HubPages Traffic PixelThis is used to collect data on traffic to articles and other pages on our site. Unless you are signed in to a HubPages account, all personally identifiable information is anonymized.
    Amazon Web ServicesThis is a cloud services platform that we used to host our service. (Privacy Policy)
    CloudflareThis is a cloud CDN service that we use to efficiently deliver files required for our service to operate such as javascript, cascading style sheets, images, and videos. (Privacy Policy)
    Google Hosted LibrariesJavascript software libraries such as jQuery are loaded at endpoints on the googleapis.com or gstatic.com domains, for performance and efficiency reasons. (Privacy Policy)
    Features
    Google Custom SearchThis is feature allows you to search the site. (Privacy Policy)
    Google MapsSome articles have Google Maps embedded in them. (Privacy Policy)
    Google ChartsThis is used to display charts and graphs on articles and the author center. (Privacy Policy)
    Google AdSense Host APIThis service allows you to sign up for or associate a Google AdSense account with HubPages, so that you can earn money from ads on your articles. No data is shared unless you engage with this feature. (Privacy Policy)
    Google YouTubeSome articles have YouTube videos embedded in them. (Privacy Policy)
    VimeoSome articles have Vimeo videos embedded in them. (Privacy Policy)
    PaypalThis is used for a registered author who enrolls in the HubPages Earnings program and requests to be paid via PayPal. No data is shared with Paypal unless you engage with this feature. (Privacy Policy)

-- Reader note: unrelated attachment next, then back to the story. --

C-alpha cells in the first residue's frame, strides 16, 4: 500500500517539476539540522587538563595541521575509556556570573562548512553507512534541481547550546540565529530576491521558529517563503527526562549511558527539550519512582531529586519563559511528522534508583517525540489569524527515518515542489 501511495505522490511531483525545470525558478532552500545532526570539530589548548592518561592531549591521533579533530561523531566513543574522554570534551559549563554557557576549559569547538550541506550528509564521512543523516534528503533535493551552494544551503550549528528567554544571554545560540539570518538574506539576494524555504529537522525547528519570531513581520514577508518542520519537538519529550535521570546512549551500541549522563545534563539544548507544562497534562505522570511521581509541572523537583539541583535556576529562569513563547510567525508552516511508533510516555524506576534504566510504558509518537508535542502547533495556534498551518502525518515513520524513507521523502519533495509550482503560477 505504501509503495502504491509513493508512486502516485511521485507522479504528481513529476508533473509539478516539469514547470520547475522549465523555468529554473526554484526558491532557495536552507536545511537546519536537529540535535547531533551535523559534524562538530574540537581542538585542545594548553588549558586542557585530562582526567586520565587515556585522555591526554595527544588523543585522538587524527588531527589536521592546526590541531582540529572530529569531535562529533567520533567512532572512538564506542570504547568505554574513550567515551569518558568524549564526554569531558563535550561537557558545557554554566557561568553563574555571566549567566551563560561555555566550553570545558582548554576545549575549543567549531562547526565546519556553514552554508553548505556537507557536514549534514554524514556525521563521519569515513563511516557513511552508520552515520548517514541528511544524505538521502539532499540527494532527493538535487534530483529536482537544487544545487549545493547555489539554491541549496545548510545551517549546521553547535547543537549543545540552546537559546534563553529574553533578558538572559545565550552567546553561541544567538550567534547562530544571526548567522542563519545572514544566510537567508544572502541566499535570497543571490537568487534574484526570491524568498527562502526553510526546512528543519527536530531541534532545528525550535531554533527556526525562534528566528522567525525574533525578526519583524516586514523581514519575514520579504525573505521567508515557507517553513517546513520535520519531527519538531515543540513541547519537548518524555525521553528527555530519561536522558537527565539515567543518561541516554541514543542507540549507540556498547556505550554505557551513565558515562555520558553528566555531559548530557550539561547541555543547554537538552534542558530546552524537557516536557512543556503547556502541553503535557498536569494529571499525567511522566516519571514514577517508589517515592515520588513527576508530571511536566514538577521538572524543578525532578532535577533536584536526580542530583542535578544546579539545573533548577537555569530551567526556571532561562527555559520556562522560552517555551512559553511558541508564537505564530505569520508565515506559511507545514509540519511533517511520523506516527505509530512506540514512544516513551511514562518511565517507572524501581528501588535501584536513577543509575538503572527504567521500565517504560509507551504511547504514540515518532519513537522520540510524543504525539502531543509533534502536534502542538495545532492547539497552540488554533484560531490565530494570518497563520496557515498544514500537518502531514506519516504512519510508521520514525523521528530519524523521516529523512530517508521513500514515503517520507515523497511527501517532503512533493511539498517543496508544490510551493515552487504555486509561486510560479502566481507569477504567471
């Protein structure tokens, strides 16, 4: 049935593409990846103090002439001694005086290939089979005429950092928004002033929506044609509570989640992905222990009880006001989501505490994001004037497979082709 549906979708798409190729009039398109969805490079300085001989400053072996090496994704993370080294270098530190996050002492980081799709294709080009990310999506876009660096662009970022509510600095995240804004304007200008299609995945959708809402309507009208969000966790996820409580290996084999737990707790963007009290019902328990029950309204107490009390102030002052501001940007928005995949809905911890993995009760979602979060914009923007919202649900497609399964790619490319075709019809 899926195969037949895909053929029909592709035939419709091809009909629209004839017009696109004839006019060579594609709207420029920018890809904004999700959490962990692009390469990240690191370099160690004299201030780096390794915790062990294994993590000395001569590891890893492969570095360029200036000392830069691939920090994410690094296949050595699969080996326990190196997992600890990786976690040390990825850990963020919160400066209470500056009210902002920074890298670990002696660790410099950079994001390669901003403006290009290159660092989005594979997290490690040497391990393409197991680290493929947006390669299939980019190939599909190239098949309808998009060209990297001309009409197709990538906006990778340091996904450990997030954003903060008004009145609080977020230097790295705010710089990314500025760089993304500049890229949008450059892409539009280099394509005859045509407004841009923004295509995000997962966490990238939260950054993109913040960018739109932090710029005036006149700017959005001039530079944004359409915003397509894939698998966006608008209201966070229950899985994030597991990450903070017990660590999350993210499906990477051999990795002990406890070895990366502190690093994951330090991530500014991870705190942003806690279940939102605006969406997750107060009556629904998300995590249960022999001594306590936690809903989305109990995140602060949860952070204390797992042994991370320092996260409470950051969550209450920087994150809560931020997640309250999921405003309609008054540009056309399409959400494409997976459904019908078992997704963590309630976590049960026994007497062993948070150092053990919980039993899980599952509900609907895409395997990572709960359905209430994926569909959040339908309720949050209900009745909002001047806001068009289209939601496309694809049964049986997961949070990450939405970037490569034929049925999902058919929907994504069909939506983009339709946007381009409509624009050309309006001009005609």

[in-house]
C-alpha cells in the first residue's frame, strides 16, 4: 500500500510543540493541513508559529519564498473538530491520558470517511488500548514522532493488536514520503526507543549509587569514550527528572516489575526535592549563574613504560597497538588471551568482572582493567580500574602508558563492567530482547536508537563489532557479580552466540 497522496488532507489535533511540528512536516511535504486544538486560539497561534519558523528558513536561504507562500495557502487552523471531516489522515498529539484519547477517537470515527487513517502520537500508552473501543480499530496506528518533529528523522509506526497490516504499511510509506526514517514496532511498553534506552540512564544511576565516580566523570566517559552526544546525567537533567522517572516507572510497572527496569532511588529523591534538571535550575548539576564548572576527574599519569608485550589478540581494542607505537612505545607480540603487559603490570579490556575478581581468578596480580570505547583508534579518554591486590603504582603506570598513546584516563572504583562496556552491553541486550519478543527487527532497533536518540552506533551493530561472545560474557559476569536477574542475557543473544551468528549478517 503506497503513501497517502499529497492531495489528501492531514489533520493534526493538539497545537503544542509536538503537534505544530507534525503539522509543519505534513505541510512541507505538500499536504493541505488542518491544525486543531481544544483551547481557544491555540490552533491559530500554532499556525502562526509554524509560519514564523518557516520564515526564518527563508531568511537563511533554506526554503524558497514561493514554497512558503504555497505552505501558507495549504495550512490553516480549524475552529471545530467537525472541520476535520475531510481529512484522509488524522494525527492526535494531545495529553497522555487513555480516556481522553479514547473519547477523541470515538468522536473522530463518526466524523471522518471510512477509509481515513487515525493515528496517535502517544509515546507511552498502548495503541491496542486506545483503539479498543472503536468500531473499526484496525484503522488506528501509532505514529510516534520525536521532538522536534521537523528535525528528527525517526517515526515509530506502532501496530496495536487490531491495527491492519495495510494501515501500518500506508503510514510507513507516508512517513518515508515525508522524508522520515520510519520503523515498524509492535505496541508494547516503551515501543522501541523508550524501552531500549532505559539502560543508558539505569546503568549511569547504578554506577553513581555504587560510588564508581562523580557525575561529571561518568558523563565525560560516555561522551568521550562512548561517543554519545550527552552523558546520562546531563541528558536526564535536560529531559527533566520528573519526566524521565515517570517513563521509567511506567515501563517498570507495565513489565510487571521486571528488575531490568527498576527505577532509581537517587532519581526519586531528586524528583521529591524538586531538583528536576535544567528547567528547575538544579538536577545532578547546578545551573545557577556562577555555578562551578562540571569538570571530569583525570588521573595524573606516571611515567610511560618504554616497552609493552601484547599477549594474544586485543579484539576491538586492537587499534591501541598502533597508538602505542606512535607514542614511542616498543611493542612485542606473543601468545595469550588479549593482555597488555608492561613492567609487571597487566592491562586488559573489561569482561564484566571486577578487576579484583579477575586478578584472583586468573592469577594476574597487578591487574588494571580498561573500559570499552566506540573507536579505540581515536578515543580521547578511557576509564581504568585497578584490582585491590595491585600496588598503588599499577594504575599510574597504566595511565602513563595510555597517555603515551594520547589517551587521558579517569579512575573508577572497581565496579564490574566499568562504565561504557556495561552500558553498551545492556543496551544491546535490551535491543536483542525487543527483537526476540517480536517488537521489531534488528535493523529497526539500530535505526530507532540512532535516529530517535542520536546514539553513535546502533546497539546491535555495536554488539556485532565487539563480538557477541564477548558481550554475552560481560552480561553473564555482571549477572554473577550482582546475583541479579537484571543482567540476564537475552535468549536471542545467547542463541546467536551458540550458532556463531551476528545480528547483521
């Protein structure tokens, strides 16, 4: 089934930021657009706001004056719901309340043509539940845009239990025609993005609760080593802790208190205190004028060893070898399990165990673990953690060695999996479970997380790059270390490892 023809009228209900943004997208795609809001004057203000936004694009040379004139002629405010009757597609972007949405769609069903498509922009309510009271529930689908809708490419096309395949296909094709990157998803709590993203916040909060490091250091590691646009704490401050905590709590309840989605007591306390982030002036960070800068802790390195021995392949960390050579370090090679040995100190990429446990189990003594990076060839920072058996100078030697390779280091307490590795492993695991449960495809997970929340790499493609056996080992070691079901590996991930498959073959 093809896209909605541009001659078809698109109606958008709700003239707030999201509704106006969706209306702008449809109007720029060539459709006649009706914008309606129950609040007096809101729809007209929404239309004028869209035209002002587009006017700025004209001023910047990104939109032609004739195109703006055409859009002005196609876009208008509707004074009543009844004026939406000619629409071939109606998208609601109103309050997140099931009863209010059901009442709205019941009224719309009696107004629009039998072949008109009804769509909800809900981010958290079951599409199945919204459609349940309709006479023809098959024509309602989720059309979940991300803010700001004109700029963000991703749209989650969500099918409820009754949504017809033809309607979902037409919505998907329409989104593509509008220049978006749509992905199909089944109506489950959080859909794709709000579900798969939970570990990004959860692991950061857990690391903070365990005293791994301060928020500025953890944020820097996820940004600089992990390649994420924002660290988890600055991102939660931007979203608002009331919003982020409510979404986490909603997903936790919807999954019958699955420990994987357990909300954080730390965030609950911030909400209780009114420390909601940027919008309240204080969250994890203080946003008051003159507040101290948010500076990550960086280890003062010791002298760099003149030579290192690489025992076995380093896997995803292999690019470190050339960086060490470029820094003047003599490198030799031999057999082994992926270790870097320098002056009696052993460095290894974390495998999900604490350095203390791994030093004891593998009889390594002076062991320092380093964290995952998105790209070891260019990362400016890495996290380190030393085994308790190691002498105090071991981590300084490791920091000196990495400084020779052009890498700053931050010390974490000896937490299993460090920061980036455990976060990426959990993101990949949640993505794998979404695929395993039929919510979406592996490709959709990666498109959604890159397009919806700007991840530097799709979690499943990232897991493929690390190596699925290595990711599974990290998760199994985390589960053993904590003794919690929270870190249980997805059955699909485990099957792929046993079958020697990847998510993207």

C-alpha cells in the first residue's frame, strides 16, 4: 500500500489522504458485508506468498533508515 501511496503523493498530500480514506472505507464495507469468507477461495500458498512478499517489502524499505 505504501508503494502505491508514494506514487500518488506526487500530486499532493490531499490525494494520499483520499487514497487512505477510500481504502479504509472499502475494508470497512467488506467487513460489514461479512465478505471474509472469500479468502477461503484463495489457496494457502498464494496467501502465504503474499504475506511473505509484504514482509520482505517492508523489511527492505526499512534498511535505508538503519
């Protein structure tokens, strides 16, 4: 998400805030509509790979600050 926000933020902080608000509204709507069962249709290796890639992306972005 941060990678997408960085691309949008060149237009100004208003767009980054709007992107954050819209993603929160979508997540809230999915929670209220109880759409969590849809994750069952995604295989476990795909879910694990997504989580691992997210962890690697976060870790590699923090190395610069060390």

Facebook LoginYou can use this to streamline signing up for, or signing in to your Hubpages account. No data is shared with Facebook unless you engage with this feature. (Privacy Policy)
    MavenThis supports the Maven widget and search functionality. (Privacy Policy)
    Marketing
    Google AdSenseThis is an ad network. (Privacy Policy)
    Google DoubleClickGoogle provides ad serving technology and runs an ad network. (Privacy Policy)
    Index ExchangeThis is an ad network. (Privacy Policy)
    SovrnThis is an ad network. (Privacy Policy)
    Facebook AdsThis is an ad network. (Privacy Policy)
    Amazon Unified Ad MarketplaceThis is an ad network. (Privacy Policy)
    AppNexusThis is an ad network. (Privacy Policy)
    OpenxThis is an ad network. (Privacy Policy)
    Rubicon ProjectThis is an ad network. (Privacy Policy)
    TripleLiftThis is an ad network. (Privacy Policy)
    Say MediaWe partner with Say Media to deliver ad campaigns on our sites. (Privacy Policy)
    Remarketing PixelsWe may use remarketing pixels from advertising networks such as Google AdWords, Bing Ads, and Facebook in order to advertise the HubPages Service to people that have visited our sites.
    Conversion Tracking PixelsWe may use conversion tracking pixels from advertising networks such as Google AdWords, Bing Ads, and Facebook in order to identify when an advertisement has successfully resulted in the desired action, such as signing up for the HubPages Service or publishing an article on the HubPages Service.
    Statistics
    Author Google AnalyticsThis is used to provide traffic data and reports to the authors of articles on the HubPages Service. (Privacy Policy)
    ComscoreComScore is a media measurement and analytics company providing marketing data and analytics to enterprises, media and advertising agencies, and publishers. Non-consent will result in ComScore only processing obfuscated personal data. (Privacy Policy)
    Amazon Tracking PixelSome articles display amazon products as part of the Amazon Affiliate program, this pixel provides traffic statistics for those products (Privacy Policy)